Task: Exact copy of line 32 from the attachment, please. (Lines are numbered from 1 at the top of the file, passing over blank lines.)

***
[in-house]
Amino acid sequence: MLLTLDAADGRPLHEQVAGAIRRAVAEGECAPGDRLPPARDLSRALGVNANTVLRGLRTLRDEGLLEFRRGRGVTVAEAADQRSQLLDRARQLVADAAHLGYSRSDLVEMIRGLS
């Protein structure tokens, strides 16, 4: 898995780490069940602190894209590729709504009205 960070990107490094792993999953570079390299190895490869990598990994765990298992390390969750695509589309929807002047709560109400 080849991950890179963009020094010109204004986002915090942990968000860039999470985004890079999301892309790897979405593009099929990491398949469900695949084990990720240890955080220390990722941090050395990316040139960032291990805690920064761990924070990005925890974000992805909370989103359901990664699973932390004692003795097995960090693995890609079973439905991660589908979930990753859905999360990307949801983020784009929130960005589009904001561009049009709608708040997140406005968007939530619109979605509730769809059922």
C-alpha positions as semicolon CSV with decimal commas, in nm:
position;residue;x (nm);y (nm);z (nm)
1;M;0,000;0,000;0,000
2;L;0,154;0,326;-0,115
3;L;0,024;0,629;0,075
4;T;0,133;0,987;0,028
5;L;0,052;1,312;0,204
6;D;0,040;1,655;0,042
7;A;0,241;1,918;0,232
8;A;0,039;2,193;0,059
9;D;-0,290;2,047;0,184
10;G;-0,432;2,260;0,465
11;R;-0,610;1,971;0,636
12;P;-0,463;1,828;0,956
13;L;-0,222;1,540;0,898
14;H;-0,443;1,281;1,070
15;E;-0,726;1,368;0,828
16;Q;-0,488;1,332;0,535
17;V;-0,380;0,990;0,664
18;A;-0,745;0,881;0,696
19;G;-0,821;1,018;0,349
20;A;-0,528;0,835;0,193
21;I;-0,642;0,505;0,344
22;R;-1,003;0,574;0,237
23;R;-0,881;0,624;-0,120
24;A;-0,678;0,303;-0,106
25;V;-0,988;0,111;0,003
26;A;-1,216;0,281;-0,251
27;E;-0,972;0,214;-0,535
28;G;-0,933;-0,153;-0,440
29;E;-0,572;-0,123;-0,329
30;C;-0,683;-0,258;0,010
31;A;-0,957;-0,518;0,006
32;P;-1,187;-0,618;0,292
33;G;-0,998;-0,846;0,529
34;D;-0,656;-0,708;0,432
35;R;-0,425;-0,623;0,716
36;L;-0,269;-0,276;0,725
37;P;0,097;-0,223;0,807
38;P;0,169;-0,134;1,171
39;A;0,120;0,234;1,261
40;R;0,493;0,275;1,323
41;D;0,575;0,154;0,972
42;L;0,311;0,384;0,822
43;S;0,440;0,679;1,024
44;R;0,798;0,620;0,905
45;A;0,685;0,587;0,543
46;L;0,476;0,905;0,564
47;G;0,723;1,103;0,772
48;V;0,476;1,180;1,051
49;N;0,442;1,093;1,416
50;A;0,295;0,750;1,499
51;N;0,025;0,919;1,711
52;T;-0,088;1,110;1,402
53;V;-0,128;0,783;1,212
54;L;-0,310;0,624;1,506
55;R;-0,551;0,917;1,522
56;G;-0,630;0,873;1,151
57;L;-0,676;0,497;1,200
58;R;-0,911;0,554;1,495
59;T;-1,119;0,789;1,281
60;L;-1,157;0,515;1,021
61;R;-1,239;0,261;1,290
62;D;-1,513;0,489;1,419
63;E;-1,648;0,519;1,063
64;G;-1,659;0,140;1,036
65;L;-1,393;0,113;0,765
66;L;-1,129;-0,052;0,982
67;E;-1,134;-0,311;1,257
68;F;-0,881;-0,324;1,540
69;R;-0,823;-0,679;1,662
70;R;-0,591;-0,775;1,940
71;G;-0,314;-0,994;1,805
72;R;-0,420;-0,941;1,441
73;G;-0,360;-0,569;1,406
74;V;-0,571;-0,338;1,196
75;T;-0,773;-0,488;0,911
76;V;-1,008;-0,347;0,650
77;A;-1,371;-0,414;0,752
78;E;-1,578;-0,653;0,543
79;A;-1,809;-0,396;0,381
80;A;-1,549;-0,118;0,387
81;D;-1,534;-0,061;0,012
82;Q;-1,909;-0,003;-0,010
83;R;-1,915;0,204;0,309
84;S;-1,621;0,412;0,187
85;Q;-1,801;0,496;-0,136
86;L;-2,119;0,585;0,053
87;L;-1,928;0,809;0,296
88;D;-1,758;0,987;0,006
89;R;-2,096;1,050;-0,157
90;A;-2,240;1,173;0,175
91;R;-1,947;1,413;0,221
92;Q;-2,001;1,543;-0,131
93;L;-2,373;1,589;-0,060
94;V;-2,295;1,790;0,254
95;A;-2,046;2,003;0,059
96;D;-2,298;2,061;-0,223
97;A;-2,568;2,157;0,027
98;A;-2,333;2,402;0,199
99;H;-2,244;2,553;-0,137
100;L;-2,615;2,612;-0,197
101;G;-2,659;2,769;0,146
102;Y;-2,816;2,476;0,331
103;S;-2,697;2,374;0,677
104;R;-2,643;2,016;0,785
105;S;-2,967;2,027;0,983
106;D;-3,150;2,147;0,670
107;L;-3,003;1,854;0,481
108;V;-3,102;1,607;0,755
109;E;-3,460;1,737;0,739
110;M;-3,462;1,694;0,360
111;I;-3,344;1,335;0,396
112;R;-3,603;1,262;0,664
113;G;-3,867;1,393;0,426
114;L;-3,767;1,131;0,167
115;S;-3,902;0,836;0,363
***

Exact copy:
27;E;-0,972;0,214;-0,535